When President Barack Obama lands in Havana Sunday afternoon, it will mark the beginning of a three-day trip that’s expected to highlight the growing ties between the Cold War foes, even as old wounds fester.
Obama, his family, and a large delegation of lawmakers are expected to arrive at José Martí International Airport beginning at 4:30 p.m. EST.
Dozens of opposition protesters, including members of the Ladies in White, were rounded up just hours before Air Force One touched down.
The Republican National Committee blasted Obama's trip ahead of his arrival, criticizing it as a “historic mistake” and charging that by traveling now Obama is breaking his own promise to only visit Cuba if it showed more human rights progress.
“The president's trip is not about Cuban liberal movement, it is about legacy,” the RNC said in an email, noting that “Hillary Clinton is a steadfast supporter of Obama's trip and shift in Cuba policy.”
The historic trip is rich in symbolism and opportunities. Along with lawmakers, a large delegation of business leaders are on the island to attend an entrepreneurship event on Tuesday.
U.S. companies have been eager to do business in Cuba, but leery of working with the Cuban government. The Obama administration is hoping the trip will assuage some of those concerns.
In one of the biggest U.S.-Cuba business deals since the rapprochement, Starwood Hotels & Resorts Worldwide announced Saturday that the U.S. Treasury Department had given it permission to manage two hotels in Cuba. The historic Hotel Inglaterra will become part of the chain’s Luxury Collection and the Hotel Quinta Avenida will be rebranded as a Four Points by Sheraton.
Starwood also has signed a letter of intent with the Cuban company Habaguanex to manage the Hotel Santa Isabel and will be seeking U.S. Treasury approval.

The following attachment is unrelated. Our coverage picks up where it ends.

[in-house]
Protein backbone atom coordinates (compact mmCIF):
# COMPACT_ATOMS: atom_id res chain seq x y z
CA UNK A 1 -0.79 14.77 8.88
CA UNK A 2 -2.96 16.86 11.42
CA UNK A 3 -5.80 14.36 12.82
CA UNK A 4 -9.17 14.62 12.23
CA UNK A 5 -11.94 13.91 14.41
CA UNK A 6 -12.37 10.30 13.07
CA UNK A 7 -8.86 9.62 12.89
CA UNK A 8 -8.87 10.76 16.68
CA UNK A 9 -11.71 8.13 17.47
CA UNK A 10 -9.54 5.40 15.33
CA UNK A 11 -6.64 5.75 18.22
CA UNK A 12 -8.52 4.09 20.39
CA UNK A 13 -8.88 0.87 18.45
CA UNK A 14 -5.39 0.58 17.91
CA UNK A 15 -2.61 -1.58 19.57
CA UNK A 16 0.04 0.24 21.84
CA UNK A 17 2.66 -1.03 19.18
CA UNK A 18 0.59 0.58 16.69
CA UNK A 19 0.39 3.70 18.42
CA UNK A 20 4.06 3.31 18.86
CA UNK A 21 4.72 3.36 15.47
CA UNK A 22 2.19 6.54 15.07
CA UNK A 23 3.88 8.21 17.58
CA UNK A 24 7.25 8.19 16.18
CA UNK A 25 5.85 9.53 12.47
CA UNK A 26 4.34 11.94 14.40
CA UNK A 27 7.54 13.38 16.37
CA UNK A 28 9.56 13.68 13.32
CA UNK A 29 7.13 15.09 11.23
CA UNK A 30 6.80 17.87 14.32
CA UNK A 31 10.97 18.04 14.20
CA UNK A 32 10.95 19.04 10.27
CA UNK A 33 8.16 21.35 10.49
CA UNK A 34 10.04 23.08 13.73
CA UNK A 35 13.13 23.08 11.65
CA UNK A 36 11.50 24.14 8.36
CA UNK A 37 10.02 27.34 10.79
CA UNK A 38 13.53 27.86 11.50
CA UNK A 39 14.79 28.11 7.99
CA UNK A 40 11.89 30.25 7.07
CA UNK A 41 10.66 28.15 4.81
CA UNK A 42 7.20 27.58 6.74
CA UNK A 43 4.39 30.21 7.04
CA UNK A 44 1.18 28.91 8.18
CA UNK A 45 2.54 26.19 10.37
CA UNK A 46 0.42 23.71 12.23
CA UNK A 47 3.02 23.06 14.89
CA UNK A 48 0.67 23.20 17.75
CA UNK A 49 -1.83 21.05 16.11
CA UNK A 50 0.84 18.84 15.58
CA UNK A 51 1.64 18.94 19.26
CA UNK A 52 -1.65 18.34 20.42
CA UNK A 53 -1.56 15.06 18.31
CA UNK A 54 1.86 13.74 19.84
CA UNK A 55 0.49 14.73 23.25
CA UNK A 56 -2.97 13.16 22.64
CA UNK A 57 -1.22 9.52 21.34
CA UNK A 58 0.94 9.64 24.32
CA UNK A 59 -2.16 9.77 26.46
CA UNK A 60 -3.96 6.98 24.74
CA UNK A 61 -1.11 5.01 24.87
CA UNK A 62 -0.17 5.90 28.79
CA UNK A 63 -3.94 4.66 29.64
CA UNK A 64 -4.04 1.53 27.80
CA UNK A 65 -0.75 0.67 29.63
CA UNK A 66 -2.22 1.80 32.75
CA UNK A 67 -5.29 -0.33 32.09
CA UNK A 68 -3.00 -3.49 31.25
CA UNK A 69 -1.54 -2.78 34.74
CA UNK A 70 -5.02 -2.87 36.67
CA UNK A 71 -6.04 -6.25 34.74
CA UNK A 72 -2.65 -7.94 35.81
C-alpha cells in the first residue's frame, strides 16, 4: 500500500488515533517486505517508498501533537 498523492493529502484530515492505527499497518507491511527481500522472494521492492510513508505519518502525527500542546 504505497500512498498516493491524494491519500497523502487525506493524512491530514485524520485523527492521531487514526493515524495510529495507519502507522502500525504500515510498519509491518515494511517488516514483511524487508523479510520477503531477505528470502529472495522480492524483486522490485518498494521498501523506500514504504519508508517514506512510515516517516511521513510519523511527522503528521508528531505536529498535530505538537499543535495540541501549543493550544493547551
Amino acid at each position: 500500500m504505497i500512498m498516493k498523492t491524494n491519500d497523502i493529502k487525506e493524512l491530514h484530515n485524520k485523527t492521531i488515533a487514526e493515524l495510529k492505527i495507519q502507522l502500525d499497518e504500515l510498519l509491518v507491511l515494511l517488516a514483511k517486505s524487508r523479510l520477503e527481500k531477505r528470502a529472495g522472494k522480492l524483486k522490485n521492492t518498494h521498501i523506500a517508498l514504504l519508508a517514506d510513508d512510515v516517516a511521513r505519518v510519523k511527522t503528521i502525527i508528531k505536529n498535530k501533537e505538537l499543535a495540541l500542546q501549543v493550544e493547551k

That news came on the heels of Airbnb announcement, in which the room sharing site said it has Treasury authority to offer lodging to all travelers in Cuba, not just Americans.
After meeting with U.S. Embassy staff Sunday afternoon, Obama and his family are scheduled to tour Havana’s historic center in the evening.
Habana Vieja and other parts of the city along Obama’s motorcade route have been painted and prepped for the visit, even as other parts of the city remain neglected.
One of the highlights of the trip will be President Obama’s nationally televised speech Tuesday, when he is expected to talk about Cuba’s human rights record. On Sunday, hundreds of demonstrators gathered in Little Havana in Miami to protest the trip.
Obama will remain in Havana until Tuesday, when he continues his journey to Argentina.
The much-anticipated visit marks the first time in more than 80 years that a a U.S. president has visited the island and comes amid warming relations between Havana and Washington. The last U.S. presidential visit was by Calvin Coolidge in 1928.
Obama’s visit also marks the beginning of a hectic week in Cuba. On Monday, U.S. Secretary of State John Kerry will be meeting with Colombian peace negotiators who have been in Havana for more than three years trying to hammer out a deal to end that nation’s half-century civil conflict.
On Tuesday, the Tampa Bay Rays will play against the Cuban national team, and on Friday the Rolling Stones will be offering a free concert that’s expected to draw hundreds of thousands.
Miami Herald Staff Writers Mimi Whitefield and Patricia Mazzei contributed from Havana. McClatchy White House Correspondent Lesley Clark contributed from Washington, D.C.